Alternative Vehicle Fuels – An Overview of Emerging Alternative Vehicle Fuels

A number of promising vehicle fuels is in initial stages of development. These alternative vehicle fuels offer benefits such as reduced emissions, increased energy security and decrease our reliance on foreign oil.

Biobutanol

Butanol manufactured using biomass feedstock is referred to as biobutanol. Similar to ethanol, biobutanol is a type of liquid alcohol fuel that can be used by gasoline-powered internal combustion engines of today.

The benefits of biobutanol are similar to ethanol. For example, biobutanol can be produced from a variety of feedstocks domestically. The emission of greenhouse gases are also reduced as carbon dioxide captured during the growth of the feedstock crops balances carbon dioxide released when biobutanol is burned.

Biogas

Biogas is the gaseous product of decomposition without oxygen of organic matter and it is sometimes referred to as landfill gas. The composition of biogas typically consists of 50-80% methane, 20-50% carbon dioxide, and traces of other gases such as hydrogen, carbon monoxide, and nitrogen.

Biogas is a domestic and a renewable resource. Biogas reduces the need to use natural gas derived from non-renewable resources such as coal, oil, and fossil fuel. Using biogas also reduces greenhouse gas emissions by preventing the release of methane into the atmosphere.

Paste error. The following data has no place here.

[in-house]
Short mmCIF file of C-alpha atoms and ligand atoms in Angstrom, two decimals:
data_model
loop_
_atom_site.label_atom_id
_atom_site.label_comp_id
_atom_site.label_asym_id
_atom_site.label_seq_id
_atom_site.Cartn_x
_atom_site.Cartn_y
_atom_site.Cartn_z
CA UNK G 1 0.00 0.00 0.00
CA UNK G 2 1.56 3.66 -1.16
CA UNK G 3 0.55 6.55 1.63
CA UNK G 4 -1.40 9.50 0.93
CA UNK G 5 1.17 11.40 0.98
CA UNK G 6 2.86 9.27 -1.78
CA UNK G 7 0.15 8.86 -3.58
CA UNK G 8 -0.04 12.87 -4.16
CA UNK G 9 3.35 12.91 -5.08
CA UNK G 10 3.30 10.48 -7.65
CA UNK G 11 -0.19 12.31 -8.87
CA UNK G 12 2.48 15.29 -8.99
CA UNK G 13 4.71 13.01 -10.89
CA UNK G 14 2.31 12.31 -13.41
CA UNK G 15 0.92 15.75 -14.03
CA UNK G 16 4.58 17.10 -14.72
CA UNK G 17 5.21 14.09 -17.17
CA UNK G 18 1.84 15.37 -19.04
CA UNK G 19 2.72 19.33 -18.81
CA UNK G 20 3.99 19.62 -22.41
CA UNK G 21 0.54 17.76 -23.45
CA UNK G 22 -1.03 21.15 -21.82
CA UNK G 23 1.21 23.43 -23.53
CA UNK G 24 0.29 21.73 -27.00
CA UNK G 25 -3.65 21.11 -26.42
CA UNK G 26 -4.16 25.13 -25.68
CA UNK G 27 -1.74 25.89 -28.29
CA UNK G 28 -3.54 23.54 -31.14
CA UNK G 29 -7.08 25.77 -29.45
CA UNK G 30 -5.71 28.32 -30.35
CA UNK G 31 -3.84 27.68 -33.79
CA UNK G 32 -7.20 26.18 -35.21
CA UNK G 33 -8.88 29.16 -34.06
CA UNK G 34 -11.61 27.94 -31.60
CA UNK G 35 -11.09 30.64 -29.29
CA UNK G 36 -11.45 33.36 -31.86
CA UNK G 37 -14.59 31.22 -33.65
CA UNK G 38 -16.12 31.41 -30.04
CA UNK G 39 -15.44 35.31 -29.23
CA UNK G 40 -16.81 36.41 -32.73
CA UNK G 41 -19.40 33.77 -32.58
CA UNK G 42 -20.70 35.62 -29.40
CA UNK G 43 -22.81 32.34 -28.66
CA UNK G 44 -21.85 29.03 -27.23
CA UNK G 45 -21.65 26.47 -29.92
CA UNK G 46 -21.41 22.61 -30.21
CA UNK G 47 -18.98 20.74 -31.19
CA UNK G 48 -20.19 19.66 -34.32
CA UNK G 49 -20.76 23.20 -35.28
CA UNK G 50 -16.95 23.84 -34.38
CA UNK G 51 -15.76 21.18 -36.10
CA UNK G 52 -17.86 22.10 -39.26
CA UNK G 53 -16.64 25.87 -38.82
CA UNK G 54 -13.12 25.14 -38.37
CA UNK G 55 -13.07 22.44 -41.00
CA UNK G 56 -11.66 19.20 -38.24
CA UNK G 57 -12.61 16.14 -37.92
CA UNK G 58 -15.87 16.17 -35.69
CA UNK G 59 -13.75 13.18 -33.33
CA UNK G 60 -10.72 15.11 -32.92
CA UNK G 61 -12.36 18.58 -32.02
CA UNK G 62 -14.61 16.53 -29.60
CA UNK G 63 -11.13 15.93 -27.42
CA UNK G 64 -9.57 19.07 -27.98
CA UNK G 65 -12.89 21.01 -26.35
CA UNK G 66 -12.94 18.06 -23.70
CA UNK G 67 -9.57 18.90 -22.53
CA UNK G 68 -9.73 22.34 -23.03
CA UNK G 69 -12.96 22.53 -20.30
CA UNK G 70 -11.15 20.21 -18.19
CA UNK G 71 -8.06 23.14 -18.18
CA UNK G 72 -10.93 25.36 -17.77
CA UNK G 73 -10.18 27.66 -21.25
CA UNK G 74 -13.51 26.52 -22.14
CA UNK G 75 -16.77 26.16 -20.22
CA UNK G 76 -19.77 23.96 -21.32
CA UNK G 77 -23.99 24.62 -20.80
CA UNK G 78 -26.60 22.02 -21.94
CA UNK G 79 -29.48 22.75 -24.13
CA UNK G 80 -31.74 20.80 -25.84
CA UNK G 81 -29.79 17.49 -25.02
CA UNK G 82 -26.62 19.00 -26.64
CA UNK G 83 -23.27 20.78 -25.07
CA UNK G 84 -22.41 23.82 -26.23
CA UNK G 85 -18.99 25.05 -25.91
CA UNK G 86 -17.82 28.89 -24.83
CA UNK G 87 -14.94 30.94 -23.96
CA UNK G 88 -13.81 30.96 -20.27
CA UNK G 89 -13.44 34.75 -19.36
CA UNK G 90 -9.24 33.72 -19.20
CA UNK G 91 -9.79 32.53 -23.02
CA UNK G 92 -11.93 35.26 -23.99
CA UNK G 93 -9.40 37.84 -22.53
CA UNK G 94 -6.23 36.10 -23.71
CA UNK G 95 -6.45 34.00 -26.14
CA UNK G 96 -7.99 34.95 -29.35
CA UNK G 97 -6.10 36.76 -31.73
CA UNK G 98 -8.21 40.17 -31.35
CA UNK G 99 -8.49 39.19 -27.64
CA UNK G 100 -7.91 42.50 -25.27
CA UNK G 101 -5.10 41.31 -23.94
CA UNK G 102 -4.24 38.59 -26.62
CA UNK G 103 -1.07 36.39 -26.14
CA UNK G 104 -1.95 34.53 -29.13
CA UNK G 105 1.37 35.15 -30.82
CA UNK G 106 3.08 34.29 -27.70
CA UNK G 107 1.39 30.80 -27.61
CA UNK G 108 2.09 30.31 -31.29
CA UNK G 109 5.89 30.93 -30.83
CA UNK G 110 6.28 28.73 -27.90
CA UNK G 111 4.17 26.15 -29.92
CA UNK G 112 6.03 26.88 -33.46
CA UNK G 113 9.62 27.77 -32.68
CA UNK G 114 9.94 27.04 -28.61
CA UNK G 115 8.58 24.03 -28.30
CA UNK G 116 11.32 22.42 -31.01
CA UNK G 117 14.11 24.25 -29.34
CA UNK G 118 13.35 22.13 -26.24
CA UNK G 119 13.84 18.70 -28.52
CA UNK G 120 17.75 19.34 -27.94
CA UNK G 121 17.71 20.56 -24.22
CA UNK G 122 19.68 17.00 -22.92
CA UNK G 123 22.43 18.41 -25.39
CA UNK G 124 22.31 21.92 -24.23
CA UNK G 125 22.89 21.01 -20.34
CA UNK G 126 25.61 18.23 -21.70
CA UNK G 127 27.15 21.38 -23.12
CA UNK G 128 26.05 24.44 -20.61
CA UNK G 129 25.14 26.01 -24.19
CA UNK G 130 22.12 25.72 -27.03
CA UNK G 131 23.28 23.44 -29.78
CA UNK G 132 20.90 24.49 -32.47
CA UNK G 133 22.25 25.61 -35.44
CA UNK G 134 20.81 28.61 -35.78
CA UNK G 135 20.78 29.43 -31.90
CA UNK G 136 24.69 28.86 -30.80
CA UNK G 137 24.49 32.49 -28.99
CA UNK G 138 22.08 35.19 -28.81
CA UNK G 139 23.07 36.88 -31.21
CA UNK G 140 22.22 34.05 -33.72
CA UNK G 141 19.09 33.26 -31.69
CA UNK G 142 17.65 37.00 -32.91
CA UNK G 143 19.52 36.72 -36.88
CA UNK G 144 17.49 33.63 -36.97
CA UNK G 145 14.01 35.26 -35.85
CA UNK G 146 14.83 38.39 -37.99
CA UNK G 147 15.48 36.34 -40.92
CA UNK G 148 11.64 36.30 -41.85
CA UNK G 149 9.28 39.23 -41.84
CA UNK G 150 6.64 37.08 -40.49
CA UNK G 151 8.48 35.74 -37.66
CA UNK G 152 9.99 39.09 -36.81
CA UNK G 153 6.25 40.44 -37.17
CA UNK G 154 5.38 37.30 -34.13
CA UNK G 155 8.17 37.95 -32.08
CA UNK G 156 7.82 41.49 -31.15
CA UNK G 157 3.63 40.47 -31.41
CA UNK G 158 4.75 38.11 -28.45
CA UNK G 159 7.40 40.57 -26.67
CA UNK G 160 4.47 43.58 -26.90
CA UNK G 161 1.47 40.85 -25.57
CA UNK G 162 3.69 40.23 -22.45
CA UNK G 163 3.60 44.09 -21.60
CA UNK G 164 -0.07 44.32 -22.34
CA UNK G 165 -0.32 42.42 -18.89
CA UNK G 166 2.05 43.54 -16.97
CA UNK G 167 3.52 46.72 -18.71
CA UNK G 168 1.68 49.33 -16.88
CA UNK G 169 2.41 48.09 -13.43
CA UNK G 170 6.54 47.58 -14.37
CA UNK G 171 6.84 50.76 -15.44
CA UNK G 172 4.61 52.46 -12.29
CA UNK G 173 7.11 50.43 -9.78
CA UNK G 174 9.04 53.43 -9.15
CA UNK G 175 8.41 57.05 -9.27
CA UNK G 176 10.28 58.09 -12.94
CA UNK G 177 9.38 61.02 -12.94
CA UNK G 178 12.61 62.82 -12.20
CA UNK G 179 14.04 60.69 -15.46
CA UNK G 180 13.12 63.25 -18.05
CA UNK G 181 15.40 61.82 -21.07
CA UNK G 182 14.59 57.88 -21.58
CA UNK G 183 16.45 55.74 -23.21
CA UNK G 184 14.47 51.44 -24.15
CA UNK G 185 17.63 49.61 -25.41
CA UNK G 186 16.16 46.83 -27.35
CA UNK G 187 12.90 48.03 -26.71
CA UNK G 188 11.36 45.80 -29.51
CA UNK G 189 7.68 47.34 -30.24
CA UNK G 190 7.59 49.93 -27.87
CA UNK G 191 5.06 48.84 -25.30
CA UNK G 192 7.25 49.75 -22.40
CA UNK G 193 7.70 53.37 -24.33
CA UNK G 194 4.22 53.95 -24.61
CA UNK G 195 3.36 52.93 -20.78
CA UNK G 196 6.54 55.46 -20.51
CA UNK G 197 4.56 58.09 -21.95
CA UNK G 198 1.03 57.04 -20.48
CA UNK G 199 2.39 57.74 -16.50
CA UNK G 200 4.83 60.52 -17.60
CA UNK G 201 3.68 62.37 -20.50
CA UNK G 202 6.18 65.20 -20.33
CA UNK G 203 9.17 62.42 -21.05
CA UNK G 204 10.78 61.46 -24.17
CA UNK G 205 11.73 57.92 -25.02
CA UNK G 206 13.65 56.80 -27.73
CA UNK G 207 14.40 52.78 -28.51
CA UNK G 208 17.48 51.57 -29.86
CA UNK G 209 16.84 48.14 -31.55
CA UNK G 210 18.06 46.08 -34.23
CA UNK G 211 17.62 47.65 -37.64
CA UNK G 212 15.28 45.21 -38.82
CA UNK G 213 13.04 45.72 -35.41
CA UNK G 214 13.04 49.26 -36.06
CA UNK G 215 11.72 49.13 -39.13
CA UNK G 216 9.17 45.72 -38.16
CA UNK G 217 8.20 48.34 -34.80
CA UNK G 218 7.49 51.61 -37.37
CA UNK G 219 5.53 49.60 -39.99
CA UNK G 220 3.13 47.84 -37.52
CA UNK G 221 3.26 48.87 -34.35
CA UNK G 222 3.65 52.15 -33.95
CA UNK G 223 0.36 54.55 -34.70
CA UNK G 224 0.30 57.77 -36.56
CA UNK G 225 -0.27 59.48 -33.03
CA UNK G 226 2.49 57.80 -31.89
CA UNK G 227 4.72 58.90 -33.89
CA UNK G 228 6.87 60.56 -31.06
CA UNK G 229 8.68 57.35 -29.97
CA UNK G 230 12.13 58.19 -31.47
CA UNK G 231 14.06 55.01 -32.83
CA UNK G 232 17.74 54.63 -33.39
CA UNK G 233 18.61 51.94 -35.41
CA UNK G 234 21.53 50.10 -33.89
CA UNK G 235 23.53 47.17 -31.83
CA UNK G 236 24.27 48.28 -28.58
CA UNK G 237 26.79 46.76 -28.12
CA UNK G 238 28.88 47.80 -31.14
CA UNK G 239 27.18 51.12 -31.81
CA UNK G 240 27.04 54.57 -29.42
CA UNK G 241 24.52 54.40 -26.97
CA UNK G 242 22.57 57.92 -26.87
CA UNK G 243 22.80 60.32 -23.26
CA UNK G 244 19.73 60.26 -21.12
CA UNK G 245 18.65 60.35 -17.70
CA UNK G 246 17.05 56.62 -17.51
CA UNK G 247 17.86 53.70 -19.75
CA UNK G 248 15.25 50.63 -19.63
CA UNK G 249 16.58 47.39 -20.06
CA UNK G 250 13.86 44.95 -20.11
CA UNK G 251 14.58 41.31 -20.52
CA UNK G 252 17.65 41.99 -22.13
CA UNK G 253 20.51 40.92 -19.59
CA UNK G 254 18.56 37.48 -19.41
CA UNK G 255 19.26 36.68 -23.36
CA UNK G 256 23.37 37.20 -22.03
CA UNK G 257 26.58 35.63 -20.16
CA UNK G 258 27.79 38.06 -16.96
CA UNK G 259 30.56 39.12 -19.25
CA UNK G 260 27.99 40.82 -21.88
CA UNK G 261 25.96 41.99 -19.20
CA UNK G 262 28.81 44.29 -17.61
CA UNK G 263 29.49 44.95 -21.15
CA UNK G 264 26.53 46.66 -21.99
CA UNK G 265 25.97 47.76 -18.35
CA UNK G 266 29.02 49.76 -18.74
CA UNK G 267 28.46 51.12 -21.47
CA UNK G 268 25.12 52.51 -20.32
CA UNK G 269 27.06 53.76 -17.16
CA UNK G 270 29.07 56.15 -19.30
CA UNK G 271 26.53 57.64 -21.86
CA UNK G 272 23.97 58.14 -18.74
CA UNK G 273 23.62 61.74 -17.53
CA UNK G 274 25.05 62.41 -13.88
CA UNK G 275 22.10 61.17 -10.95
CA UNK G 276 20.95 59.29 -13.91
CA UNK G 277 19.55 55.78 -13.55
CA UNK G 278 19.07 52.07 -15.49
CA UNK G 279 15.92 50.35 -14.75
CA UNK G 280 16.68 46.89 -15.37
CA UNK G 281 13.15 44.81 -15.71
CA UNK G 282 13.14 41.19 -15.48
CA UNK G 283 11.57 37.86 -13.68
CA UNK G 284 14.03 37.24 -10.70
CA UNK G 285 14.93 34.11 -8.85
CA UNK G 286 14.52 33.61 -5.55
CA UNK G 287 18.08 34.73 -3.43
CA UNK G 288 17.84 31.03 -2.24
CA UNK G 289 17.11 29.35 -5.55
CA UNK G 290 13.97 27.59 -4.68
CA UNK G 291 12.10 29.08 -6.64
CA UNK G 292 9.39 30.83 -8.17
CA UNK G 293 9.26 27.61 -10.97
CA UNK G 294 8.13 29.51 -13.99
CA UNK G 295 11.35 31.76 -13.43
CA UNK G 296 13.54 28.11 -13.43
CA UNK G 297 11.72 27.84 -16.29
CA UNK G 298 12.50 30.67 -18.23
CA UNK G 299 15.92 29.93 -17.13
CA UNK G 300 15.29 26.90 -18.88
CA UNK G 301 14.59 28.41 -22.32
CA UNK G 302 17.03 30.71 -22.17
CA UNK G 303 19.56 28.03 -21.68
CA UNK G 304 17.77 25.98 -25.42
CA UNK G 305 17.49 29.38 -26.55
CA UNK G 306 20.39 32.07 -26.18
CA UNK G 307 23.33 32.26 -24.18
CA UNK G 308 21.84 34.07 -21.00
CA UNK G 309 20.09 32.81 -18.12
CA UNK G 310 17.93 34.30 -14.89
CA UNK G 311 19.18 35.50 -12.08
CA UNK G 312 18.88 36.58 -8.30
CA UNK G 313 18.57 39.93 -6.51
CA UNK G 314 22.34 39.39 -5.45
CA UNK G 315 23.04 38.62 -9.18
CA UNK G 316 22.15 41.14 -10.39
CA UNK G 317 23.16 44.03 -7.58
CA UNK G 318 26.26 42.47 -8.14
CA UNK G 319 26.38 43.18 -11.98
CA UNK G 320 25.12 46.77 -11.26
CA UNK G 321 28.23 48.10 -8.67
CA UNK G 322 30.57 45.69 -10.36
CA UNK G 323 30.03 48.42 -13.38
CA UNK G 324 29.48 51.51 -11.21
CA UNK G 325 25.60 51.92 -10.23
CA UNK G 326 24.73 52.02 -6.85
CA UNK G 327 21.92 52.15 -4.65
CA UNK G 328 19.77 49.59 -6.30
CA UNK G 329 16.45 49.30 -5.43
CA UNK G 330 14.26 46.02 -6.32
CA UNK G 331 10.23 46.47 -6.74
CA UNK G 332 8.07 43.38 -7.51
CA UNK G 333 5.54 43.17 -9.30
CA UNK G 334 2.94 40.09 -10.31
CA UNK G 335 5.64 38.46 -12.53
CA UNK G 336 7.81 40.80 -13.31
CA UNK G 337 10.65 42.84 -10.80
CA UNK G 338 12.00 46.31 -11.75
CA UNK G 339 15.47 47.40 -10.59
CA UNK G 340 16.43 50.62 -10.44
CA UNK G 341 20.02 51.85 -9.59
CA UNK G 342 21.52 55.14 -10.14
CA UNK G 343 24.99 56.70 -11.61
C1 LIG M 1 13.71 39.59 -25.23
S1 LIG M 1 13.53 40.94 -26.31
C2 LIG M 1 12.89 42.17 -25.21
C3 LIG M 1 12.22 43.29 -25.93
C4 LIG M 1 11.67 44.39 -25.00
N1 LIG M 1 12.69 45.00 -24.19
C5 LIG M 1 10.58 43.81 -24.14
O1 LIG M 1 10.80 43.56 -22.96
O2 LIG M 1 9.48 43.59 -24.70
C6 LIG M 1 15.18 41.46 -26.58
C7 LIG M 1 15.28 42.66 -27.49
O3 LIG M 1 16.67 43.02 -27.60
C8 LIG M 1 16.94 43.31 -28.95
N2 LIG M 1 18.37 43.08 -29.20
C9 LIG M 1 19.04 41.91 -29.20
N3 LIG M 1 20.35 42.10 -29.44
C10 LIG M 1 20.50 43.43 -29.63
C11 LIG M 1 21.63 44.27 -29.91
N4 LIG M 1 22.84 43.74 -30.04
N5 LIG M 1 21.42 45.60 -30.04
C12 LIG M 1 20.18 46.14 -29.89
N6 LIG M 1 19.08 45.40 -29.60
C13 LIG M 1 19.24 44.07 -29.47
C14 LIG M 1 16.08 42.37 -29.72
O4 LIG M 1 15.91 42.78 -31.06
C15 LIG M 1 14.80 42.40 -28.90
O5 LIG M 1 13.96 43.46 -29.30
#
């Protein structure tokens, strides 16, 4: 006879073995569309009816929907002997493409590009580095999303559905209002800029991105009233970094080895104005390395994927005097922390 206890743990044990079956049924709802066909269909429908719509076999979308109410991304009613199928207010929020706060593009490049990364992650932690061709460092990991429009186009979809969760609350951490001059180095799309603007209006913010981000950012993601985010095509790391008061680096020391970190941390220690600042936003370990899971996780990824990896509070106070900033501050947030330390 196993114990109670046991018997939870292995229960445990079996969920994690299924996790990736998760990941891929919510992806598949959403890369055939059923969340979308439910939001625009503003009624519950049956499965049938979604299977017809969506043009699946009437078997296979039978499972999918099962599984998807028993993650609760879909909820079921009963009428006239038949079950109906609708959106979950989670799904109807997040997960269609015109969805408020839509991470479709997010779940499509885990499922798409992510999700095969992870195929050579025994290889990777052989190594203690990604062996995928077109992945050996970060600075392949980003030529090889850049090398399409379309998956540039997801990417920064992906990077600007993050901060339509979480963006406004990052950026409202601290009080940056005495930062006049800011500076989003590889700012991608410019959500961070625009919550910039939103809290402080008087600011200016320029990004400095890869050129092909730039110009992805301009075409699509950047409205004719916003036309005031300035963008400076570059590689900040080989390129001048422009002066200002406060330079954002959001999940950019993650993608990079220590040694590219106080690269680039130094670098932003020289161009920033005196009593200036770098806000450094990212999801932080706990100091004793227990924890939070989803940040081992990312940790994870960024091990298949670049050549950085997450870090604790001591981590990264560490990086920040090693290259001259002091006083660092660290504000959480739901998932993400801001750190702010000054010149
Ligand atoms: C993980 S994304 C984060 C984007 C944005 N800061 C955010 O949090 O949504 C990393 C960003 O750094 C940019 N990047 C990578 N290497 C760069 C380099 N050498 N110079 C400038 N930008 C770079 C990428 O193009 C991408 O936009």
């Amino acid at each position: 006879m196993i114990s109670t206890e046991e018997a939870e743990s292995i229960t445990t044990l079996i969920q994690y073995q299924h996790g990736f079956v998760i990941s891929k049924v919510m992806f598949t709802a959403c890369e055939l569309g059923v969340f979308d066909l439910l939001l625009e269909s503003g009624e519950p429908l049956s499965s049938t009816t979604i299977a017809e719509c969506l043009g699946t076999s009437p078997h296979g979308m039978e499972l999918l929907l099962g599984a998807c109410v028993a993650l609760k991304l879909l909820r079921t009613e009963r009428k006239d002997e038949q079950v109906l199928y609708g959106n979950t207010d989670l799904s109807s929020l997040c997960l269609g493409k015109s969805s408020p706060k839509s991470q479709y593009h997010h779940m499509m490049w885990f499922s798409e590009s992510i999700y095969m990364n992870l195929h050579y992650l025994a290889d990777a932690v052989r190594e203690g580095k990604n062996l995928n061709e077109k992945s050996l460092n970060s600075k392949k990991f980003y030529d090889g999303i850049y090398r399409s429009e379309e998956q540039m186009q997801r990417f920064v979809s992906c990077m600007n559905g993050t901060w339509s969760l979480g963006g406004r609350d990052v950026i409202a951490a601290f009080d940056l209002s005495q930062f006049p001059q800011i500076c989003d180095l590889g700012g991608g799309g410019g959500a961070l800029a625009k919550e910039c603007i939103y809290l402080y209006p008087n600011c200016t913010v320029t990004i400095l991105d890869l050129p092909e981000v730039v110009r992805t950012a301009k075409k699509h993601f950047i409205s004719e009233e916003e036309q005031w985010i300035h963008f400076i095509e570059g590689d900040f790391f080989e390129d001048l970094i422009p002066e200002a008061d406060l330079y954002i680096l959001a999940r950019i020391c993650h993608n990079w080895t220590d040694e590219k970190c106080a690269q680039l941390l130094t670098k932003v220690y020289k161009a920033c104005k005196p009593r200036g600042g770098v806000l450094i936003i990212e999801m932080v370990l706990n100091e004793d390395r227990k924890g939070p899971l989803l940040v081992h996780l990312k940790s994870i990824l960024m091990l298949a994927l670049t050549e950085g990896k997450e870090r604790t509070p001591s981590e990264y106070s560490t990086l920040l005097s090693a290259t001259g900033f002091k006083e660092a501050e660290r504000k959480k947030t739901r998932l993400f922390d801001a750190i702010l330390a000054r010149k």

Biomass to Liquids

Biomass to liquids is process which describes the conversion of biomass to a range of liquid fuels such as gasoline and diesel. One major benefit of biomass-to-liquids fuels is their compatibility with currently existing vehicle technologies and fuel distribution systems.

Again, similar to other biomass-derived fuels, biomass-to-liquids fuels can be produced domestically from a wide range of feedstocks. Greenhouse gas emissions are reduced because carbon dioxide captured during the growth of the feedstock crops balances carbon dioxide released when the fuels are burned.

Fischer-Tropsch Diesel

Fischer-Tropsch diesel is a type of synthetic diesel fuel manufactured by the conversion of gaseous hydrocarbons, such as natural gas into liquid fuel. Fischer-Tropsch diesel can directly replace conventional diesel without any modification to the existing fueling infrastructure or the diesel engine of today’s vehicles.

It has been shown that Fischer-Tropsch diesel reduces regulated exhaust emissions from a number of diesel engines and vehicles, and the near-zero sulfur content of Fischer-Tropsch diesel allows the use of advanced emission control devices.

Hydrogenation-Derived Renewable Diesel

Hydrogenation-derived renewable diesel is produced from fats or vegetable oils and it can be used as a stand alone product or it can be blended with petroleum. Hydrogenation-derived renewable diesel manufactured in this manner is sometimes called second-generation biodiesel.

It is anticipated that hydrogenation-derived renewable diesel will directly replace or mixed with petroleum-based diesel, without modification to the fueling infrastructure or vehicle engines.

Again, similar to other biomass-derived fuels, hydrogention-derived renewabele diesel can be produced domestically from a wide range of feedstocks. Greenhouse gas emissions are reduced because carbon dioxide captured during the growth of the feedstock crops balances carbon dioxide released when the fuels are burned.

Source: AZoCleantech
Last update 14th April 2008

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